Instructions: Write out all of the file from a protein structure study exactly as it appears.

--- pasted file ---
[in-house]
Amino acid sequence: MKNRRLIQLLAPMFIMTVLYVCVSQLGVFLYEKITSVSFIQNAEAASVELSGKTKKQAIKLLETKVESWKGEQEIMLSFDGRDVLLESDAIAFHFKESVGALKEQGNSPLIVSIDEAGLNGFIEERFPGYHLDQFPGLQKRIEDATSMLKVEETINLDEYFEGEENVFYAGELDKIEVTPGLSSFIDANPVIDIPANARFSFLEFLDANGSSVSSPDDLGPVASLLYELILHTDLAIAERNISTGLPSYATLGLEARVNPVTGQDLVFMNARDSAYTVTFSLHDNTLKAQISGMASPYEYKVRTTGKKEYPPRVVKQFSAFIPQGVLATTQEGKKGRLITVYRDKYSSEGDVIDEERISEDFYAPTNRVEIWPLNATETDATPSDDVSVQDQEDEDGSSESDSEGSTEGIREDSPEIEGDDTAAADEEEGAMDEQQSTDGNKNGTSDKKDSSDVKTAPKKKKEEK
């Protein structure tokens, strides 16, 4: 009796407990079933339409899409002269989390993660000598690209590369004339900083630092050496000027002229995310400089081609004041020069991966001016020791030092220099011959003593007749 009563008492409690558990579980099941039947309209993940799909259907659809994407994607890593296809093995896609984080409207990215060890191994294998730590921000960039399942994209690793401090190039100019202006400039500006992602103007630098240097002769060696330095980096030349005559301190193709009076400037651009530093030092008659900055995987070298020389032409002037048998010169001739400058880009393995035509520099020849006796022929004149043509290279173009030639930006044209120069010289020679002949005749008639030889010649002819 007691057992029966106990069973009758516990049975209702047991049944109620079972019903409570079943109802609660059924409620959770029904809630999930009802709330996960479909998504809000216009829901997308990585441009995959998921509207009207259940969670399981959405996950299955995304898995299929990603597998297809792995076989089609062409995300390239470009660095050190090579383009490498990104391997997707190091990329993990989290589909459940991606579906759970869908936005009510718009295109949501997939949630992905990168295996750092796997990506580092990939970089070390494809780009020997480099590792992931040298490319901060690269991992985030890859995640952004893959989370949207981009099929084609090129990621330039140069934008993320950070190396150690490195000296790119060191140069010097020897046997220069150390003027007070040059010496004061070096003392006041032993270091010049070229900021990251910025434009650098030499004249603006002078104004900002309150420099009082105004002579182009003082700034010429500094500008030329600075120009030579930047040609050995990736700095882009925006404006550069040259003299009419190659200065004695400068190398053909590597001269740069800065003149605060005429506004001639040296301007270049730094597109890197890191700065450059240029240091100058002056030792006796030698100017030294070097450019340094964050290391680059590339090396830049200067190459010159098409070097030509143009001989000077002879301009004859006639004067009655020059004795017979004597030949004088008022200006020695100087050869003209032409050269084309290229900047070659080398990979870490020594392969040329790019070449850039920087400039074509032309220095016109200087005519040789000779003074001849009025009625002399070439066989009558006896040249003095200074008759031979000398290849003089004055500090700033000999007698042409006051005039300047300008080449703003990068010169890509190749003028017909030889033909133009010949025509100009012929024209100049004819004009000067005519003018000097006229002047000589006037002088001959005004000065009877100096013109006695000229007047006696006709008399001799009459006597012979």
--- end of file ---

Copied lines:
[in-house]
Amino acid sequence: MKNRRLIQLLAPMFIMTVLYVCVSQLGVFLYEKITSVSFIQNAEAASVELSGKTKKQAIKLLETKVESWKGEQEIMLSFDGRDVLLESDAIAFHFKESVGALKEQGNSPLIVSIDEAGLNGFIEERFPGYHLDQFPGLQKRIEDATSMLKVEETINLDEYFEGEENVFYAGELDKIEVTPGLSSFIDANPVIDIPANARFSFLEFLDANGSSVSSPDDLGPVASLLYELILHTDLAIAERNISTGLPSYATLGLEARVNPVTGQDLVFMNARDSAYTVTFSLHDNTLKAQISGMASPYEYKVRTTGKKEYPPRVVKQFSAFIPQGVLATTQEGKKGRLITVYRDKYSSEGDVIDEERISEDFYAPTNRVEIWPLNATETDATPSDDVSVQDQEDEDGSSESDSEGSTEGIREDSPEIEGDDTAAADEEEGAMDEQQSTDGNKNGTSDKKDSSDVKTAPKKKKEEK
């Protein structure tokens, strides 16, 4: 009796407990079933339409899409002269989390993660000598690209590369004339900083630092050496000027002229995310400089081609004041020069991966001016020791030092220099011959003593007749 009563008492409690558990579980099941039947309209993940799909259907659809994407994607890593296809093995896609984080409207990215060890191994294998730590921000960039399942994209690793401090190039100019202006400039500006992602103007630098240097002769060696330095980096030349005559301190193709009076400037651009530093030092008659900055995987070298020389032409002037048998010169001739400058880009393995035509520099020849006796022929004149043509290279173009030639930006044209120069010289020679002949005749008639030889010649002819 007691057992029966106990069973009758516990049975209702047991049944109620079972019903409570079943109802609660059924409620959770029904809630999930009802709330996960479909998504809000216009829901997308990585441009995959998921509207009207259940969670399981959405996950299955995304898995299929990603597998297809792995076989089609062409995300390239470009660095050190090579383009490498990104391997997707190091990329993990989290589909459940991606579906759970869908936005009510718009295109949501997939949630992905990168295996750092796997990506580092990939970089070390494809780009020997480099590792992931040298490319901060690269991992985030890859995640952004893959989370949207981009099929084609090129990621330039140069934008993320950070190396150690490195000296790119060191140069010097020897046997220069150390003027007070040059010496004061070096003392006041032993270091010049070229900021990251910025434009650098030499004249603006002078104004900002309150420099009082105004002579182009003082700034010429500094500008030329600075120009030579930047040609050995990736700095882009925006404006550069040259003299009419190659200065004695400068190398053909590597001269740069800065003149605060005429506004001639040296301007270049730094597109890197890191700065450059240029240091100058002056030792006796030698100017030294070097450019340094964050290391680059590339090396830049200067190459010159098409070097030509143009001989000077002879301009004859006639004067009655020059004795017979004597030949004088008022200006020695100087050869003209032409050269084309290229900047070659080398990979870490020594392969040329790019070449850039920087400039074509032309220095016109200087005519040789000779003074001849009025009625002399070439066989009558006896040249003095200074008759031979000398290849003089004055500090700033000999007698042409006051005039300047300008080449703003990068010169890509190749003028017909030889033909133009010949025509100009012929024209100049004819004009000067005519003018000097006229002047000589006037002088001959005004000065009877100096013109006695000229007047006696006709008399001799009459006597012979």